Jazz Bashara is a criminal. Well, sort of. Life on Artemis, the first and only city on the moon, is tough if you're not a rich tourist or an eccentric billionaire. So smuggling in the occasional harmless bit of contraband barely counts, right? Not when you've got debts to pay and your job as a porter barely covers the rent. Everything changes when Jazz sees the chance to commit the perfect crime, with a reward too lucrative to turn down.
The sciency stuff that we loved in The Martian is kind of there. But, the dialogue is reminiscent of a teenager in their first year of college figuring out that mom and dad can't stop them from swearing now. In comparing to Weir's previous work, the writing and characters are inferior. The charm of Watney in the protagonist is definitely missing.
I would never let kids get close to this book. The language is very R rated, and the protagonist has a propensity toward the vulgar. In addition to an ongoing reference to a re-usable condom (a joke that never really pays off), this book is not appropriate for youngsters. The vulgarity, at a point, gets nearly comical, but not in the way that it serves the story. It's really just vulgar language for its own sake, and I had a very hard time believing that anyone actually speaks this way.
The narrator does an excellent job performing accents and pacing her reading. Her characterizations are believable and natural, and I wish she had had a better story to read.
Thousands of autonomous computer programs, or daemons, make our networked world possible, running constantly in the background of our lives, trafficking e-mail, transferring money, and monitoring power grids. For the most part, daemons are benign, but the same can't always be said for the people who design them.
What could have made this a 4 or 5-star listening experience for you?
An entirely different writer, say one that had matured beyond 8th grade story writing.
Would you ever listen to anything by Daniel Suarez again?
Not even if Mr. Suarez himself paid me to.
What aspect of Jeff Gurner???s performance would you have changed?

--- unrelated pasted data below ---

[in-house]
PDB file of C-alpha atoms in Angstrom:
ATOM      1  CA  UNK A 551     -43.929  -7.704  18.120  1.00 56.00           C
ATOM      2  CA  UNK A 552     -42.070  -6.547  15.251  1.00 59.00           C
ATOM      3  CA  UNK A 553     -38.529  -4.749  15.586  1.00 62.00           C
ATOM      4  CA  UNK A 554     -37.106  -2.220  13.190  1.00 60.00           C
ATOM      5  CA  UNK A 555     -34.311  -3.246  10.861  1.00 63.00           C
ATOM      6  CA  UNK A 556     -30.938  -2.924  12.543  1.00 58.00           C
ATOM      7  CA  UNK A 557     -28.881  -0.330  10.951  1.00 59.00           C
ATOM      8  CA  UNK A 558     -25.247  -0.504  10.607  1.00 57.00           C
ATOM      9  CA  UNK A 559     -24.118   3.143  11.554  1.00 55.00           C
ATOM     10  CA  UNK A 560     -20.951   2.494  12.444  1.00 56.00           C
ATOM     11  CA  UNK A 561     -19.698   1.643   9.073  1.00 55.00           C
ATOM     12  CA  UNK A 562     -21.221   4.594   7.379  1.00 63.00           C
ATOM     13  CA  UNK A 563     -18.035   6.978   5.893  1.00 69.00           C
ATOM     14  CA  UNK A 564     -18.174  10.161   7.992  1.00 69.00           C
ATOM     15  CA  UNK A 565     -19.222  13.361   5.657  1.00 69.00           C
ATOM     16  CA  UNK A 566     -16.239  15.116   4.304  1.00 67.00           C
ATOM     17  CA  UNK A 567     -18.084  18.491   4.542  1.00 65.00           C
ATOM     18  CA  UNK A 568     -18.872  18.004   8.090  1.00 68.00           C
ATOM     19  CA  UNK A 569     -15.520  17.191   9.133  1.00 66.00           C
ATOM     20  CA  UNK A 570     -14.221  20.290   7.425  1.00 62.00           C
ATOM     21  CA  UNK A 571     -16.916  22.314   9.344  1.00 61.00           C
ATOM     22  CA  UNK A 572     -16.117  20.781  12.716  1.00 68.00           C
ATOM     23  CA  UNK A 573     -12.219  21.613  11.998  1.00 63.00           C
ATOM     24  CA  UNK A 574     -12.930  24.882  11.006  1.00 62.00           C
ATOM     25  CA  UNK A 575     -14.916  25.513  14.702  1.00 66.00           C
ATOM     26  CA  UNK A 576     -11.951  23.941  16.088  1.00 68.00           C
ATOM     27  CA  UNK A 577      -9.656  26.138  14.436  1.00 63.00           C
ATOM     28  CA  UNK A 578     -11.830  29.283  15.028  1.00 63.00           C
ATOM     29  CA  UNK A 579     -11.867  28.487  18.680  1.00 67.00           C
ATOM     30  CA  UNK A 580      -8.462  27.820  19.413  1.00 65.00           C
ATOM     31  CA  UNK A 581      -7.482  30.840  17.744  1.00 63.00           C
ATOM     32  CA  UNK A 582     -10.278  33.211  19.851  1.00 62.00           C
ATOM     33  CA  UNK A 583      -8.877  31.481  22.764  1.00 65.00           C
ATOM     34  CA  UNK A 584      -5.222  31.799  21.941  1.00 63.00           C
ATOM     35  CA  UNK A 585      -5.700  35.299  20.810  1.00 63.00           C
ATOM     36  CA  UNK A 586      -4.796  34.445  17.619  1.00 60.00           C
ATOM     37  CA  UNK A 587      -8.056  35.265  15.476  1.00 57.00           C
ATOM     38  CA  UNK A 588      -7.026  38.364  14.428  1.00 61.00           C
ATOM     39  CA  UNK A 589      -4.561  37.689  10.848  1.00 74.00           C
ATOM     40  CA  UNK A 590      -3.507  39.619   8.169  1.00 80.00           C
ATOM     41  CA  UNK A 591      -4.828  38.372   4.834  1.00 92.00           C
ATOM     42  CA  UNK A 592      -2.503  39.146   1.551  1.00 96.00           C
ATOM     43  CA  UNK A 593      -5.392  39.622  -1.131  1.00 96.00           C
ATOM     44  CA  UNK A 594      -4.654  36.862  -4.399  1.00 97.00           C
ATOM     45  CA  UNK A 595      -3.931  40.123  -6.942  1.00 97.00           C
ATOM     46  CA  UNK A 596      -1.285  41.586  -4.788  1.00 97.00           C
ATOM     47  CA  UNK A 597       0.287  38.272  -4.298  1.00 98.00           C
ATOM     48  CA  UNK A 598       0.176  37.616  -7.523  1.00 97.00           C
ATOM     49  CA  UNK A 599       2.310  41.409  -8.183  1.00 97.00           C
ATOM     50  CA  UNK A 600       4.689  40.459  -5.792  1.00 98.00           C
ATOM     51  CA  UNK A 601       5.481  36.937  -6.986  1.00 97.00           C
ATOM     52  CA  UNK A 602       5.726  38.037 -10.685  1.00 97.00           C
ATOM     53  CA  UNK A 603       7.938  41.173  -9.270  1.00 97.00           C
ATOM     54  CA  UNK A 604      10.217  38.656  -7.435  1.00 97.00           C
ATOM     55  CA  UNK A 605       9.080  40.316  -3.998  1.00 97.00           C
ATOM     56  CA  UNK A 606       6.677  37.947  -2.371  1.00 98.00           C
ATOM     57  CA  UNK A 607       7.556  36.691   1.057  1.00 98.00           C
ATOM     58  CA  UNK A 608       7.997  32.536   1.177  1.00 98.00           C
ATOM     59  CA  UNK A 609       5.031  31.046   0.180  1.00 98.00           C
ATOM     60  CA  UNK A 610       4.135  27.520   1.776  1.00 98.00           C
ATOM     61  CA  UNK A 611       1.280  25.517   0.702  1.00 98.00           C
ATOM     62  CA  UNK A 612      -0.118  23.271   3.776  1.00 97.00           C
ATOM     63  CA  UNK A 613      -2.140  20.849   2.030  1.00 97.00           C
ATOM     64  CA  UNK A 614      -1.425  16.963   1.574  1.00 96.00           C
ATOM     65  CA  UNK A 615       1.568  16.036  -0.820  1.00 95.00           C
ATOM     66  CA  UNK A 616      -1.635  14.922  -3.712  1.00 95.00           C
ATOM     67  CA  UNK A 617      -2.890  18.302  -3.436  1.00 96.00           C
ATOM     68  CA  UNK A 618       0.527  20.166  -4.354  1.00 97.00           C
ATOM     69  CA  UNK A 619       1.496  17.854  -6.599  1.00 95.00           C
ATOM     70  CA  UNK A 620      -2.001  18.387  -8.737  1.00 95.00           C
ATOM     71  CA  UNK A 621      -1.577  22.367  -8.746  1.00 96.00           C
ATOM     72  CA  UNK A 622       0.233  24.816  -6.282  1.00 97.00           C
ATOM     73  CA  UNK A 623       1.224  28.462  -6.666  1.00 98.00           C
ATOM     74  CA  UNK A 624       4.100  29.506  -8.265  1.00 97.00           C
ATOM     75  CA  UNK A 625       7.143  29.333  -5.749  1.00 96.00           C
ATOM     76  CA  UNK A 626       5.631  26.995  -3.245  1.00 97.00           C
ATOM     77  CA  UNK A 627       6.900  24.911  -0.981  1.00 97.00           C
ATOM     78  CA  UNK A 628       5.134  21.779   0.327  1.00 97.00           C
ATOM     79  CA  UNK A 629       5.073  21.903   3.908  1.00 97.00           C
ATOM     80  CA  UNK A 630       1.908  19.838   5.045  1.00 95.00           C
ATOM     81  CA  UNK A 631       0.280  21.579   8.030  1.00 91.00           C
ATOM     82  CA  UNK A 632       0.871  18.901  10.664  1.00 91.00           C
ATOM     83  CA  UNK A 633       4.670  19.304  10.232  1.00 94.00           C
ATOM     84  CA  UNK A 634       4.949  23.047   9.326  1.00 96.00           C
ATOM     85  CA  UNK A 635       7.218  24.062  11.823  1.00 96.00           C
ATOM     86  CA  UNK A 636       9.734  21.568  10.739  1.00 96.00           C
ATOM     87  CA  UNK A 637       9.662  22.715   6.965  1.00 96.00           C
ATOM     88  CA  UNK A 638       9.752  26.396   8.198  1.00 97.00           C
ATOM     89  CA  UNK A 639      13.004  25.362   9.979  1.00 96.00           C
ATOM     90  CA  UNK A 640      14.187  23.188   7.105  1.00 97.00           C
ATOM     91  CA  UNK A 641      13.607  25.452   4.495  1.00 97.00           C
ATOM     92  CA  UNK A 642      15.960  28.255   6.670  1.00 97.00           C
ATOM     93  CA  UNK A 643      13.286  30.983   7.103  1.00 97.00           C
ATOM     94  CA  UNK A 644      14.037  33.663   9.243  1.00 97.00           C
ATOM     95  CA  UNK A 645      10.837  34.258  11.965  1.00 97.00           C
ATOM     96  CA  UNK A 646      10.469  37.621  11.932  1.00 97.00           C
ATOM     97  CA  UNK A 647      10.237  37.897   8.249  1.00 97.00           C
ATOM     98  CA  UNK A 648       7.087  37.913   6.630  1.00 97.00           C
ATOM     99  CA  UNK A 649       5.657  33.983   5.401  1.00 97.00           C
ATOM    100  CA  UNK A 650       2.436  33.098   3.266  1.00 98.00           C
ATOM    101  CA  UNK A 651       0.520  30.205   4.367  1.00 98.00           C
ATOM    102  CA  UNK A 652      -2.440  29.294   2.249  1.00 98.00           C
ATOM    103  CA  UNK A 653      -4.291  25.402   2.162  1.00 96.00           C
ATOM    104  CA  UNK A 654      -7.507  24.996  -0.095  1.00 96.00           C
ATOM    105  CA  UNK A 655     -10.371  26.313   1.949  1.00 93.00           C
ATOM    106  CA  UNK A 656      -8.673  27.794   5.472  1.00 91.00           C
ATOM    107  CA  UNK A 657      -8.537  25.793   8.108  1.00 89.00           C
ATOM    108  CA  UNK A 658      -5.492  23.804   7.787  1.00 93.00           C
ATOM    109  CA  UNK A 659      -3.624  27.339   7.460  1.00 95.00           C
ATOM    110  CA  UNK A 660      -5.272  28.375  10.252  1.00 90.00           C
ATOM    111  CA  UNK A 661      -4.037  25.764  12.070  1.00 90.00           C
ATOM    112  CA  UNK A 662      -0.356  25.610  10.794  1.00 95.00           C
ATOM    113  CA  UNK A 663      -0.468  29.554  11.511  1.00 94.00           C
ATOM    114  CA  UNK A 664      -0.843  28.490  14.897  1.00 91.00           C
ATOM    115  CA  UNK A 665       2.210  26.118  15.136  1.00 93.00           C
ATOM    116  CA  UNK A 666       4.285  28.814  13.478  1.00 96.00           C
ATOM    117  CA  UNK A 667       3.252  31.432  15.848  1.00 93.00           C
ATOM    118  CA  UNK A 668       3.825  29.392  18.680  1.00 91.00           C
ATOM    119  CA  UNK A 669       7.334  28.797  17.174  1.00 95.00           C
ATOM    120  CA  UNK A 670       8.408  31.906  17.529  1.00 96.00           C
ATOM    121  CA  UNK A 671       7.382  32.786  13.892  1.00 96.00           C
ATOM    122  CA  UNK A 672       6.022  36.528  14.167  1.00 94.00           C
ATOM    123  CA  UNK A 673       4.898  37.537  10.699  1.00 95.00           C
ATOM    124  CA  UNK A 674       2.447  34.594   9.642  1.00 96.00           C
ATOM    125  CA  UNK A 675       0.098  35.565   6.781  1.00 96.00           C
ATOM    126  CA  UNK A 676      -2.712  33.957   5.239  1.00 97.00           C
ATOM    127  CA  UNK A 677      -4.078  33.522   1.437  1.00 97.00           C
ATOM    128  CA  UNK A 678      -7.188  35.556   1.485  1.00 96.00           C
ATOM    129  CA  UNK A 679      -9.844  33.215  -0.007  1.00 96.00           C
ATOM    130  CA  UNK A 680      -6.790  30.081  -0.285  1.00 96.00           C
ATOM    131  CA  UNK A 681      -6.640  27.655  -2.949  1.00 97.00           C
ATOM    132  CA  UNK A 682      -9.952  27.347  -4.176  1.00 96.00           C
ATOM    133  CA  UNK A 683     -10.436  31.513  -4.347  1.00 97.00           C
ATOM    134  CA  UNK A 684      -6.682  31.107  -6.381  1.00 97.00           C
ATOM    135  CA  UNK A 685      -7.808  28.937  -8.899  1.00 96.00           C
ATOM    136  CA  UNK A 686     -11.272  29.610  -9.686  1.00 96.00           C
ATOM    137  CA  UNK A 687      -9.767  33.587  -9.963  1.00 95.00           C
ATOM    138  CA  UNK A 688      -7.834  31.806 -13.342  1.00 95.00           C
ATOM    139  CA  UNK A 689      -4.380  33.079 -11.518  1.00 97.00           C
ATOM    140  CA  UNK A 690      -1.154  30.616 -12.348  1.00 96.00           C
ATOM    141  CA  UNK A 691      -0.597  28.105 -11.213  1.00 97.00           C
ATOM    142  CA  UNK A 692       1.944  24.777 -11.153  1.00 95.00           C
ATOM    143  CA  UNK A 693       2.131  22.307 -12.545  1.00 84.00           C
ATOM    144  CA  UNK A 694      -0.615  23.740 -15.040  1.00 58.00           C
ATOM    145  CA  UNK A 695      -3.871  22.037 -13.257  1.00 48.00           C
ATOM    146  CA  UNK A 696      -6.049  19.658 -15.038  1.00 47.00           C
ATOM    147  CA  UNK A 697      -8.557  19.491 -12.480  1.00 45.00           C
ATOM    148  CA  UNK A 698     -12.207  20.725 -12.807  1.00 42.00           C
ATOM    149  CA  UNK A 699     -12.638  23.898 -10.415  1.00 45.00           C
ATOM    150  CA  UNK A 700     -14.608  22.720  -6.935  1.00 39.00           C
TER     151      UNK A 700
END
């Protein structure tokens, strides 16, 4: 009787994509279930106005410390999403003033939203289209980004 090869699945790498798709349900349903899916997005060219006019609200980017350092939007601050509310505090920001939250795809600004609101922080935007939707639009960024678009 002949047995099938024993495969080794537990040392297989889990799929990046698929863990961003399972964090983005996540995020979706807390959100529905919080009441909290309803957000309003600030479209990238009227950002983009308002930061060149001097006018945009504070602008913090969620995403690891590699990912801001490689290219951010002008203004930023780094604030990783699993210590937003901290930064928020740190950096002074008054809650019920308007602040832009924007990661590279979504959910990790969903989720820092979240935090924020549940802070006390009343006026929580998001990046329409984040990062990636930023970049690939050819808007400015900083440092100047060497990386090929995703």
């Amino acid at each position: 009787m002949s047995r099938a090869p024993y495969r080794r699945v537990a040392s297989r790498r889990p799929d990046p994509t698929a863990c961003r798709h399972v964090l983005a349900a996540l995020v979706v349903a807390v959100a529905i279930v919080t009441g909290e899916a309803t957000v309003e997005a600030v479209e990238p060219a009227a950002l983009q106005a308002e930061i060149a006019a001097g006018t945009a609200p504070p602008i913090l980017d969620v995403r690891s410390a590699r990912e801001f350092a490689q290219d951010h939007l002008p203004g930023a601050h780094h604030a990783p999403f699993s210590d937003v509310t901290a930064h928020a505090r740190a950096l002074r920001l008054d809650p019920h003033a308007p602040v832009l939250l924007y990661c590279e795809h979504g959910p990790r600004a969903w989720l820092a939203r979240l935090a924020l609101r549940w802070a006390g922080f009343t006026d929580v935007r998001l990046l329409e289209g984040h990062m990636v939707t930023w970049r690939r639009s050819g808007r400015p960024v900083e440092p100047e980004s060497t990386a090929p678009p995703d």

I think Mr. Gurner was against a wall... trying to do a good performance of a ridiculous script.
What character would you cut from Daemon?
Well, the Daemon was pretty awful, but then the story would have to be titled, "A Bunch of Thin Characters with Poorly Written Dialog and Faux-Edgy Absurdity".
Any additional comments?
I'll join the chorus and say that I bought this because of Leo Laporte's glowing recommendation. I first started listening to this last year when it came out and quickly lost interest. But, because of a recent podcast and Leo's continuing admiration, I thought that I had missed something and probably just needed to dive in a little more. Not so. There are four or five moments where I was honestly embarrassed that I was listening to this drivel and hoped that no one would walk in and hear it.
In addition to the completely unnecessary and look-at-how-smart-I-am "technical" spooge, comes an inane, obsessive focus on race and an adolescent attempt at including every race just to get a better grade from the teacher. Honestly, I can't believe this made it to print/audio. I had to laugh when new situations where something technical was happening arose. Suarez is obviously so impressed at his own technical knowledge that explanations are overly complicated recitations, seemingly straight from Websters.
Finally, if you are a parent, DO NOT let your children read this book. Beside it being a ridiculous waste of time, it is also depraved and has the worst, pornographic scene - involving a drugged, underage girl and a group of men at a rave - that I have ever encountered in a book. It is such an unnecessary attempt at being edgy that it pisses me off.
For a better read, pick ANYTHING written by ANY adolescent with an IQ over 75... Ever. Seriously. This is just awful.
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